1st Sunday after the Epiphany, The Baptism of Jesus — Based on Genesis 1:1-5
The beauty of space captivates me. Anytime a news story about the vast expanse of interstellar space appears online, I’m hooked. Like the one this week about the double star Eta Carinae which is hidden behind a dust nebula that the pair created. What’s fascinating for scientists is that bright flares have been sent out by these stars which may signal a change in their stellar winds and ultimately lead to a supernova. This double star is 7,500 light years away, so we’re safe on earth but it will be a tremendous light show if it happens in our lifetime.
Equally as fascinating to me is this simple truth: we know more about space than we do about the ocean depths. NOAA—the National Oceanic and Atmospheric Administration—claims that as of right now we’ve only explored 5% of the waters in the world’s oceans. Much of the deep waters of the sea are deep enough to stack the Washington Monument on itself 20 times over—some 13,000+ in depth. The deepest part of the Pacific Ocean is measured to be 36,200 feet below the surface of the water. That’s over a mile higher than Mt. Everest if it were turned upside down. The amount of pressure on your body there would equal what you’d feel if you were holding up 5 jumbo jets by yourself.
And so when the beginning of Genesis declares that the earth was a formless void and darkness covered the face of the deep, it is not hard to imagine the chaos churning underneath when a wind from God swept over the face of the waters. In the beginning when God created something of the earth existed, but complete and utter turmoil ruled. So God’s first acts within our world bring redemption. God’s ordering of the tumult ushers in new life as the Spirit of God broods over the deep.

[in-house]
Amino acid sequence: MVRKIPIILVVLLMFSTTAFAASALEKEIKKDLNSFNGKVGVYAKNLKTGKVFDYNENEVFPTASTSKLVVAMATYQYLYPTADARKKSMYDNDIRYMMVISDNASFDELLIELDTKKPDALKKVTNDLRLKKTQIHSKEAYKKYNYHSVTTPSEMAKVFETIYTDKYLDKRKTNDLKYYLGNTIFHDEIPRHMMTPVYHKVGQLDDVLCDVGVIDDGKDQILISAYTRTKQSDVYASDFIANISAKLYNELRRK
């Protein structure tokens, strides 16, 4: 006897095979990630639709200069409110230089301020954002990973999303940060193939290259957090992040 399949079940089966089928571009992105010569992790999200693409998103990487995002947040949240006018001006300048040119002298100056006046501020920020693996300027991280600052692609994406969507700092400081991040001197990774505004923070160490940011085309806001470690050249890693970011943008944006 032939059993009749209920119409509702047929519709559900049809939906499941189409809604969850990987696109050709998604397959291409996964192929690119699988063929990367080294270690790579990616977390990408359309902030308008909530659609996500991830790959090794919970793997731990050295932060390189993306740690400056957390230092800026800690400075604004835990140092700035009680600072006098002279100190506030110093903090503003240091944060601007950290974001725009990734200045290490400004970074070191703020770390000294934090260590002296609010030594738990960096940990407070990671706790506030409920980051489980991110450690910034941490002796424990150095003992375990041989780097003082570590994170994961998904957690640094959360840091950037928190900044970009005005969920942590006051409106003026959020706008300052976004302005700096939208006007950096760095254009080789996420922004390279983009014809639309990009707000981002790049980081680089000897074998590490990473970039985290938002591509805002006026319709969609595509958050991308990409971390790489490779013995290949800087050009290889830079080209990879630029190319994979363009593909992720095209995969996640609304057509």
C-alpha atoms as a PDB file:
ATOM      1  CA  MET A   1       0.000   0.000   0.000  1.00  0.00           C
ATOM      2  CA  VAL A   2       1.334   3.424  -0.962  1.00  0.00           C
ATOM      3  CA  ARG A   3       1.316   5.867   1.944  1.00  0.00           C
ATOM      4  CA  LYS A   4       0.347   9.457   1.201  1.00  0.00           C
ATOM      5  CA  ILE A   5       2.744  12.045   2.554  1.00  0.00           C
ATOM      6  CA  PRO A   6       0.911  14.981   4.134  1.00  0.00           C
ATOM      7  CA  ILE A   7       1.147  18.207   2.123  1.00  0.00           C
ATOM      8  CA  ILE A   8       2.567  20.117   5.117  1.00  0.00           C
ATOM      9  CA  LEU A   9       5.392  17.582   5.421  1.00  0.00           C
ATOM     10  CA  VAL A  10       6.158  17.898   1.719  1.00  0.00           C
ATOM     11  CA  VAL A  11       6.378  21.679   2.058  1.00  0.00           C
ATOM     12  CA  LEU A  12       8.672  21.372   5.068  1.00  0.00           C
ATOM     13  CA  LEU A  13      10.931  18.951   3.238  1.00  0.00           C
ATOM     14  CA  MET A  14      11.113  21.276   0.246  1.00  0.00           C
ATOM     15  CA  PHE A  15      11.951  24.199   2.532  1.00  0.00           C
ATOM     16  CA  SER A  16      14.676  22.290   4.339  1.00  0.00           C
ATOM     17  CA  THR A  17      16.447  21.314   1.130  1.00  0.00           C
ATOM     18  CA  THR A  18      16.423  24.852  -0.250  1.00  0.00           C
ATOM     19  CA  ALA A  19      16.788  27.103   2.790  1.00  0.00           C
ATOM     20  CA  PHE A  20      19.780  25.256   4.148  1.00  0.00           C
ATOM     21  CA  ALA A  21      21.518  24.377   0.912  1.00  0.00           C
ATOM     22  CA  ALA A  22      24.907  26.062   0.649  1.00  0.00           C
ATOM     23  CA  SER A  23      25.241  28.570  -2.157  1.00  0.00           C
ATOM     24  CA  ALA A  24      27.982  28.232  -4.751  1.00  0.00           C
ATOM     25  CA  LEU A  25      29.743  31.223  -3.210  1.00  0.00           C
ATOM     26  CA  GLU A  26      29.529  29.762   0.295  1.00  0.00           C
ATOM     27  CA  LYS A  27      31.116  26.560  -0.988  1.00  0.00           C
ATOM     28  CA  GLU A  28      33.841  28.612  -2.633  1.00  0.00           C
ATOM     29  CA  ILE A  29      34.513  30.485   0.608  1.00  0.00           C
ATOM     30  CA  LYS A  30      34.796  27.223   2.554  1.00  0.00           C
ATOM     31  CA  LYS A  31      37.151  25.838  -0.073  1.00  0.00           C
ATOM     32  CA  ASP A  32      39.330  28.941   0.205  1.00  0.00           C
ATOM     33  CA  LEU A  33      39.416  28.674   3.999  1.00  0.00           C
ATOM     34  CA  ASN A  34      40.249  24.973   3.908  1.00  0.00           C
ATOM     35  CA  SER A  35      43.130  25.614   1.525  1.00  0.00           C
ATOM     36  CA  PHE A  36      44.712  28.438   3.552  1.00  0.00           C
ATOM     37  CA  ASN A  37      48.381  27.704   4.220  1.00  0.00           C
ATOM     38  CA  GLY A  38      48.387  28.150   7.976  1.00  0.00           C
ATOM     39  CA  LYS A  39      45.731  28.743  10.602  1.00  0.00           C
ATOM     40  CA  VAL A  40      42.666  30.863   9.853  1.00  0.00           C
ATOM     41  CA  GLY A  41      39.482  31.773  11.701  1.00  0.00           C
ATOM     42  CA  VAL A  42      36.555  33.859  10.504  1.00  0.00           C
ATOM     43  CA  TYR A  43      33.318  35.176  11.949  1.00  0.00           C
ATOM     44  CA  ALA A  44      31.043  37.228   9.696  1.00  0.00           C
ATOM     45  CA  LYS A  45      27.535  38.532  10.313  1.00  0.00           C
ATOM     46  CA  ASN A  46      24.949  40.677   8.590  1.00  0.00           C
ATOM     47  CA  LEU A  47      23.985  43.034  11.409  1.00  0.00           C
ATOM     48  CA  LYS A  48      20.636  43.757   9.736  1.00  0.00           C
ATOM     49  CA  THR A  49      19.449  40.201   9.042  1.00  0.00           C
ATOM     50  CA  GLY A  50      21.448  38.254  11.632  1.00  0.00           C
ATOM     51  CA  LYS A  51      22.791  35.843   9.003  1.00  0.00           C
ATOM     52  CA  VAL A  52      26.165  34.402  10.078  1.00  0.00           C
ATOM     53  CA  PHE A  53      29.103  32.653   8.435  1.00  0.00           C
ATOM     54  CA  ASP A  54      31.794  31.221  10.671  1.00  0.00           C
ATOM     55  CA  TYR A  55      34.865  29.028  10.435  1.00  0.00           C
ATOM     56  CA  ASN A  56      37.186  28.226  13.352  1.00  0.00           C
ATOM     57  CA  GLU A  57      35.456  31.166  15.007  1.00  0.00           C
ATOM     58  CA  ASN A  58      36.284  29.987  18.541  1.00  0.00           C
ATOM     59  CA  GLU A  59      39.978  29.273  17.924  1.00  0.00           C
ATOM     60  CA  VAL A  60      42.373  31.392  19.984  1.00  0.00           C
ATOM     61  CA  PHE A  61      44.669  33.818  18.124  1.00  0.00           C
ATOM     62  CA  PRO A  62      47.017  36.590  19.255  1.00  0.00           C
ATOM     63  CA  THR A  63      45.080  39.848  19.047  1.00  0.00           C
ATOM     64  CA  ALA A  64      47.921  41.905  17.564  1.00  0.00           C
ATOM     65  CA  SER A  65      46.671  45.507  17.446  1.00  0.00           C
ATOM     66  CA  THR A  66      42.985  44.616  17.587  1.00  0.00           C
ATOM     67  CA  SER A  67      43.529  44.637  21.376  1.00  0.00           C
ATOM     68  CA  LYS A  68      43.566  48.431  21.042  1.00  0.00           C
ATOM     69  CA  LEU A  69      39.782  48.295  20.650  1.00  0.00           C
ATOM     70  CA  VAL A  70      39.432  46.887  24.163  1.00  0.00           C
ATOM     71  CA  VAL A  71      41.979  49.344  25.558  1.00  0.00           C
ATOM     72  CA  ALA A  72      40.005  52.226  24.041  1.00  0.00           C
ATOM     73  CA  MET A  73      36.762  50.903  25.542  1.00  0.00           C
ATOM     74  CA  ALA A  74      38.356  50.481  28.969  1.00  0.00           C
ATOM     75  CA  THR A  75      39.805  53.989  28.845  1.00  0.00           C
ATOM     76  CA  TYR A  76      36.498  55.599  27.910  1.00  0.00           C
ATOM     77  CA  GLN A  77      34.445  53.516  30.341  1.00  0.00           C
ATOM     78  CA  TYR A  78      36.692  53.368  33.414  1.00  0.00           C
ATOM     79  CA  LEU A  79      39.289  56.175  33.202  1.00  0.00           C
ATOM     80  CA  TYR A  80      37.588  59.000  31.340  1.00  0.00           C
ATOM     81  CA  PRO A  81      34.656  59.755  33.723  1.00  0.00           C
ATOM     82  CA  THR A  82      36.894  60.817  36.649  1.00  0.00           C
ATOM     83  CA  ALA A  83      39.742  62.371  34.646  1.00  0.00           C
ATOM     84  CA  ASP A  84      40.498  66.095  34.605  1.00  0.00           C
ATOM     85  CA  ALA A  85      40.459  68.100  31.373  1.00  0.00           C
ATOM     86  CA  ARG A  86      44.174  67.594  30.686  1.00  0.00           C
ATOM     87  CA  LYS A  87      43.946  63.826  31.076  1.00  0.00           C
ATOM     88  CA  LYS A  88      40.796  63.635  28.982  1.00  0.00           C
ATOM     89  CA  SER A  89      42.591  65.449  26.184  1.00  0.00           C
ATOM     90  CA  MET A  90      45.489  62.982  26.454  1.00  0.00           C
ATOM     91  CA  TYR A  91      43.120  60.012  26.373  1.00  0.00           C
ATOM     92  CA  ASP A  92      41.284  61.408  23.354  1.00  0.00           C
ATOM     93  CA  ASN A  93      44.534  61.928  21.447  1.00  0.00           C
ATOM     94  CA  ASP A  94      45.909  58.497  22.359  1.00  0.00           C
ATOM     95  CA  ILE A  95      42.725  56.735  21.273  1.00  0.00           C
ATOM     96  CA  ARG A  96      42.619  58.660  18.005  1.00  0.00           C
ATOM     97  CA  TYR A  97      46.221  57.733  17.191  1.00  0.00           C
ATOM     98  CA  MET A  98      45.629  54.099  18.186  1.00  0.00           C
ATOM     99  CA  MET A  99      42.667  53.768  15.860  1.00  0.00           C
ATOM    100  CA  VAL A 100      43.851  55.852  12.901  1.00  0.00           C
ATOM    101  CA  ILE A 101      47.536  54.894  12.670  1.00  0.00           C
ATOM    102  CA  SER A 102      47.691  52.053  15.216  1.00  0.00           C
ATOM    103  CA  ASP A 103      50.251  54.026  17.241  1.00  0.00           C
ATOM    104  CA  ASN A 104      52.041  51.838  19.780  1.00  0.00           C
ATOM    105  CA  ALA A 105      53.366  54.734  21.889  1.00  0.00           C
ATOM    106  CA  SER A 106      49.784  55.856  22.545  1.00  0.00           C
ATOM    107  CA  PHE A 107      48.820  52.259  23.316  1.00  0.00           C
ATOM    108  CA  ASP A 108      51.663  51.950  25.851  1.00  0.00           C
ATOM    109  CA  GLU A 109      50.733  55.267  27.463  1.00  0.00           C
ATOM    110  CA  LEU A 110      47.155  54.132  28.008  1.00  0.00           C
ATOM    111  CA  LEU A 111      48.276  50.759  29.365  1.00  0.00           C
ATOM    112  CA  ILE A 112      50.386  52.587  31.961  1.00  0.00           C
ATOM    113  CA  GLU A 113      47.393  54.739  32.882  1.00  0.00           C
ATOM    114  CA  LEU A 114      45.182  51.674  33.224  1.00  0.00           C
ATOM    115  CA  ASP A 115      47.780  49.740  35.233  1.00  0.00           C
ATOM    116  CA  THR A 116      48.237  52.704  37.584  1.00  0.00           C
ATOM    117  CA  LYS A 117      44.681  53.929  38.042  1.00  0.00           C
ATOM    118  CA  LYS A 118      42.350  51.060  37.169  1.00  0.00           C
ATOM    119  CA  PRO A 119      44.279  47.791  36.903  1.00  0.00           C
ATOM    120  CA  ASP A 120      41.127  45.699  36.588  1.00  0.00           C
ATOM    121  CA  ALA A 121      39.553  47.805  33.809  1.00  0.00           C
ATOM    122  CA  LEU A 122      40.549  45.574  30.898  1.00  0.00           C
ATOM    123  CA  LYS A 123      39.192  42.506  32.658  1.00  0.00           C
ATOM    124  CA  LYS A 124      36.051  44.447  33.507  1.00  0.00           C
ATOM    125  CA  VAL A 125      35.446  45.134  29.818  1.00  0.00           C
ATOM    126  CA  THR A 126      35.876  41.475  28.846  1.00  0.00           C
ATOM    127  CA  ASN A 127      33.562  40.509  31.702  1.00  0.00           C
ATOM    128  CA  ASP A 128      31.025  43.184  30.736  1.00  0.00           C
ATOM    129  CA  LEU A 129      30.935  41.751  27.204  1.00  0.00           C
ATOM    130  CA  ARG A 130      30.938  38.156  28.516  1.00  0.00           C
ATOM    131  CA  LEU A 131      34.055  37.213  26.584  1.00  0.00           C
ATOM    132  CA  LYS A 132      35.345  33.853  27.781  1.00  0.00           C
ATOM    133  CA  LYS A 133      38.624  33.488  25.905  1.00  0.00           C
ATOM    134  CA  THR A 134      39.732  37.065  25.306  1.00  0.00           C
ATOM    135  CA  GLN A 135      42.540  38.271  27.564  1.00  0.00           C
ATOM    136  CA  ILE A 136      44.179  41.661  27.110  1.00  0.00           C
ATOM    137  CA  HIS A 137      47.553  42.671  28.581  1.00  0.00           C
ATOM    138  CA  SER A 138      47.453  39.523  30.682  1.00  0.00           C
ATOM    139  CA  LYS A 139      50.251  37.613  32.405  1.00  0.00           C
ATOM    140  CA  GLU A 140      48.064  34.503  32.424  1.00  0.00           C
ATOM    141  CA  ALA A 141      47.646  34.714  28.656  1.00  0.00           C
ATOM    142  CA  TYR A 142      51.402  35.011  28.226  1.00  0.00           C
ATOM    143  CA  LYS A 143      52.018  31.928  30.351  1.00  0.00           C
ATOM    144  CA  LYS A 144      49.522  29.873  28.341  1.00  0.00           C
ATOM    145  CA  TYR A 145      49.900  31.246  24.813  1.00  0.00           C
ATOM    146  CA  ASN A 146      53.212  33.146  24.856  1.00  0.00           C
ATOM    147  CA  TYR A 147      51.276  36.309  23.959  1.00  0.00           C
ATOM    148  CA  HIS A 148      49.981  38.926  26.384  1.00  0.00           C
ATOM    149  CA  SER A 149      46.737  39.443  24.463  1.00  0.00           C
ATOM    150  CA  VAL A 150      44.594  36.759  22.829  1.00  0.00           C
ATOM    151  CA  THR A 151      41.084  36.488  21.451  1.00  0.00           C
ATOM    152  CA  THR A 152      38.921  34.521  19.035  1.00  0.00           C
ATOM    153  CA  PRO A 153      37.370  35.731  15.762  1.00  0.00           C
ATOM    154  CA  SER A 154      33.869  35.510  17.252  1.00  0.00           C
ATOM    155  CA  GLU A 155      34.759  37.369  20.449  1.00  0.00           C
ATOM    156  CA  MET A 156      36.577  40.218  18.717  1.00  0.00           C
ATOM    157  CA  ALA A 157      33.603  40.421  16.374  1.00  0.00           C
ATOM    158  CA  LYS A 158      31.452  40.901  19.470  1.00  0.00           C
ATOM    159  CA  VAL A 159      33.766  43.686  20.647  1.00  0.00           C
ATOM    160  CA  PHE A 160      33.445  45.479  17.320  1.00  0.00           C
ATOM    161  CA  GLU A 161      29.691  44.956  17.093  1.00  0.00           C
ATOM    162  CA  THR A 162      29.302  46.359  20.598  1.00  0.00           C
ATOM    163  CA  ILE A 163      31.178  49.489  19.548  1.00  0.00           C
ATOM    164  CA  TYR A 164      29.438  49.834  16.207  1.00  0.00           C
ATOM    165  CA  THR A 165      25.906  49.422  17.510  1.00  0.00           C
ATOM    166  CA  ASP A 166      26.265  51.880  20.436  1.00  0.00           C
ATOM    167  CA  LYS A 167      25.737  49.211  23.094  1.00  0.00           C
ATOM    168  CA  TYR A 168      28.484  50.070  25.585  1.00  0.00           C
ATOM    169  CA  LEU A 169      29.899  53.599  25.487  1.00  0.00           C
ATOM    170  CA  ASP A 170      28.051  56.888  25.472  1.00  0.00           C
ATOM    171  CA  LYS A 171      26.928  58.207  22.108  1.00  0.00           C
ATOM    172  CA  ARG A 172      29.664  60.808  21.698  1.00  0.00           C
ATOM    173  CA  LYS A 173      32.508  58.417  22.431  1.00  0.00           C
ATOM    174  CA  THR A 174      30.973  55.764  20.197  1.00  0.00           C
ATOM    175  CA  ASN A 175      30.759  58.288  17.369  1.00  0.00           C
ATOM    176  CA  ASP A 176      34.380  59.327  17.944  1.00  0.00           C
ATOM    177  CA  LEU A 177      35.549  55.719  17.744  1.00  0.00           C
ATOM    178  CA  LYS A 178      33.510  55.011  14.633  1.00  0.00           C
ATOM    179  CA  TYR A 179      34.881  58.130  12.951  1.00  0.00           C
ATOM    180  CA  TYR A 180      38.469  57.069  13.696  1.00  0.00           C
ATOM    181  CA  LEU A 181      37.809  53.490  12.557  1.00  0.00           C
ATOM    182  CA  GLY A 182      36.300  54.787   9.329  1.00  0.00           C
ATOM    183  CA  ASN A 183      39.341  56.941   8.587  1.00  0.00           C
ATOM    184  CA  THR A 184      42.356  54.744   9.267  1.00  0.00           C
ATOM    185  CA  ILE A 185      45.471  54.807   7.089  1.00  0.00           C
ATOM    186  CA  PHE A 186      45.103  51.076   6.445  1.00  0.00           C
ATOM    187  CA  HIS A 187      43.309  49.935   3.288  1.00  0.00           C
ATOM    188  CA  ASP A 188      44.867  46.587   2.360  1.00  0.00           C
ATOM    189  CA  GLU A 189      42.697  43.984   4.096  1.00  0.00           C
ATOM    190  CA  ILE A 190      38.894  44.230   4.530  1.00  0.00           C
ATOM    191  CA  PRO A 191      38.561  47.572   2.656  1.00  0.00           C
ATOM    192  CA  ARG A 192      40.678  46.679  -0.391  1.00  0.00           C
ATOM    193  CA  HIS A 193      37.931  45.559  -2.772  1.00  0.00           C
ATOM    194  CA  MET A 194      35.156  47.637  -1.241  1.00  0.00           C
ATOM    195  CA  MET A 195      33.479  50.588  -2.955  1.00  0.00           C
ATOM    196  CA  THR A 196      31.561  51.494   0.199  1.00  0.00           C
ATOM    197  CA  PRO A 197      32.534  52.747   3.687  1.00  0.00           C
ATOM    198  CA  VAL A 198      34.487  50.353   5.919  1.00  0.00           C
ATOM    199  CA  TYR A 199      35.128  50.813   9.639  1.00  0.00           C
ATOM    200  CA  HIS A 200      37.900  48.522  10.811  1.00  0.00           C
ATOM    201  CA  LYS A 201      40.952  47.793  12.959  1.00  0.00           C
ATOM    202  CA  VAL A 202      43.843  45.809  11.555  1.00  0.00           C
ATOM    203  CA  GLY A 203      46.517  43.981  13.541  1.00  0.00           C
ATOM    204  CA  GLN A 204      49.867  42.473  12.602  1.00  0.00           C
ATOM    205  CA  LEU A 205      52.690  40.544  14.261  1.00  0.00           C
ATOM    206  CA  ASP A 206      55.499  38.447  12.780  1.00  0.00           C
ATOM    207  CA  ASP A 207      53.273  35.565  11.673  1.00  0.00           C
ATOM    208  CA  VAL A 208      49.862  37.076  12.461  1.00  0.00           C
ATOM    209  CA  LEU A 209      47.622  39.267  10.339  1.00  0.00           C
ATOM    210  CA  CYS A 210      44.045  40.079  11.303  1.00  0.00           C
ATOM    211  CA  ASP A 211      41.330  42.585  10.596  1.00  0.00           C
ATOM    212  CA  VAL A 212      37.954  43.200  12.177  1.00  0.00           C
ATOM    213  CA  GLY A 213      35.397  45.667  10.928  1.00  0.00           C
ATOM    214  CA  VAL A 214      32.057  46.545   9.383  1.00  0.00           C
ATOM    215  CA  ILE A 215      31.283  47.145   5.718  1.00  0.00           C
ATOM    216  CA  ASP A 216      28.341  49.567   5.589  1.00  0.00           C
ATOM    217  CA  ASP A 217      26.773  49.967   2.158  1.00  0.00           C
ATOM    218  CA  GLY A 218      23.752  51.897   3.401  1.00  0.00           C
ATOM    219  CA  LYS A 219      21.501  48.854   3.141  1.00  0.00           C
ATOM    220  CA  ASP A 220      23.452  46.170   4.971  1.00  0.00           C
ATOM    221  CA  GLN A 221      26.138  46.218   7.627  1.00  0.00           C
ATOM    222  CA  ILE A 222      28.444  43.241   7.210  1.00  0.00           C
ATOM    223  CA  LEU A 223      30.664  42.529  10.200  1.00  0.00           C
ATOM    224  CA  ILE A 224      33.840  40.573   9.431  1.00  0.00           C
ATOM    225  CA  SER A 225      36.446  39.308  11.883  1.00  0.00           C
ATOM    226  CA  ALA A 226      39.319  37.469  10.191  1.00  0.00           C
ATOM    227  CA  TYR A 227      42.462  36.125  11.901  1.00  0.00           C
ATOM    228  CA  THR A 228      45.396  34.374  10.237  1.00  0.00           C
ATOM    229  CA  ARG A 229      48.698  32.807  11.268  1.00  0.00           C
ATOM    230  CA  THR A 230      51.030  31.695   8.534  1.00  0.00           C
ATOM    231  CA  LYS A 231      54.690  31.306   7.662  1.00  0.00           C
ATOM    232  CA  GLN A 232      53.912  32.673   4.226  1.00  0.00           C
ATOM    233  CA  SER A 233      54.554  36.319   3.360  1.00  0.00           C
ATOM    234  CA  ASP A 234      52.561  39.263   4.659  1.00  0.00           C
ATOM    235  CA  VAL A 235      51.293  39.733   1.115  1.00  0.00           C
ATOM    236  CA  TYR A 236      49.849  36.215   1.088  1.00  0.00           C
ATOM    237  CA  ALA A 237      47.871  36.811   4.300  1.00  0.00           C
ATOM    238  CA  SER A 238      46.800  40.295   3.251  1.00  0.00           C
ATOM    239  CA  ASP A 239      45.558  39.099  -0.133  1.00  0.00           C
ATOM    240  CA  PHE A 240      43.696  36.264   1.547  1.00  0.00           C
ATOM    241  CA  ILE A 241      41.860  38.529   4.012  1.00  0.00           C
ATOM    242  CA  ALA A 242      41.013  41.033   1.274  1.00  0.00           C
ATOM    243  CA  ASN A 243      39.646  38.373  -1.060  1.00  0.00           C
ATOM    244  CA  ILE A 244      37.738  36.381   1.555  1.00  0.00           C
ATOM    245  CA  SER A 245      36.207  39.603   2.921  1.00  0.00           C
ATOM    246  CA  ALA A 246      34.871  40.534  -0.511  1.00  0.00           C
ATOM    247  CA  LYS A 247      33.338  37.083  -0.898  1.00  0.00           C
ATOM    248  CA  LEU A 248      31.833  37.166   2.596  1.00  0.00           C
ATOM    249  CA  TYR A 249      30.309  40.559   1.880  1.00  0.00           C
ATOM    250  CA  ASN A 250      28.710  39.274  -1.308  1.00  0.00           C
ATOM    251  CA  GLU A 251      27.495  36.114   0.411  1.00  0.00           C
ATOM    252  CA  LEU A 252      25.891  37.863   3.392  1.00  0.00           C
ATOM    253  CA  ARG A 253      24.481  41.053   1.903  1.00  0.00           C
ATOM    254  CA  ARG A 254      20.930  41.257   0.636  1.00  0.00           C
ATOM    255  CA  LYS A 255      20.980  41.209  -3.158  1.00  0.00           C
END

This work of God’s Spirit is remembered in the Methodist prayer used when consecrating the waters of baptism: “Eternal Father: When nothing existed but chaos, you swept across the dark waters and brought forth light. In the days of Noah you saved those on the ark through water. After the flood you set in the clouds a rainbow. When you saw your people as slaves in Egypt, you led them to freedom through the sea. Their children you brought through the Jordan to the land which you promised. In the fullness of time you sent Jesus, nurtured in the water of a womb. He was baptized by John and anointed by your Spirit. He called his disciples to share in the baptism of his death and resurrection and to make disciples of all nations.” The water of baptism brings redemption to us, God brings order to the chaos churning from the work of sin in our lives in the deepest parts of our souls. God’s Spirit, through the water of baptism, sweeps over us bringing order.
I am not surprised that John’s baptism included a confession of sins. As most of us know, confession, while difficult, is good for the soul. When we do something that is destructive to us or our relationships, guilt can pile on—like the force of 5 jumbo jets pressing down on us—making us miserable. Pandemonium can reign, one bad decision leading to another. Through all of this, as Frederick Buechner puts it, the force of sin pushes others away centrifugally, we become more and more isolated in the mess of despair.
Two days after Christmas a bicyclist in Baltimore riding in his designated lane, Thomas Palermo, got hit from behind by a driver, who then panicked and fled the scene. Thomas, a 41 year old father of two, flipped off his bike crashing into the windshield. He sustained life threatening injuries and succumbed to them after being transported to the hospital. The driver of the vehicle, according to reports, came back to the scene twice, 20 minutes later which led her to flee again, and then 45 minutes later when she stayed to accept responsibility. The only reason I know anything about this story is because the driver happened to be the recently consecrated Suffragan, or Assisting, Bishop in the Episcopal Diocese of Maryland. Bishop Heather Cook told officials she was in shock and therefore left the scene; her vehicle sustained such significant damage that it wasn’t as if she didn’t know she had been involved in an accident.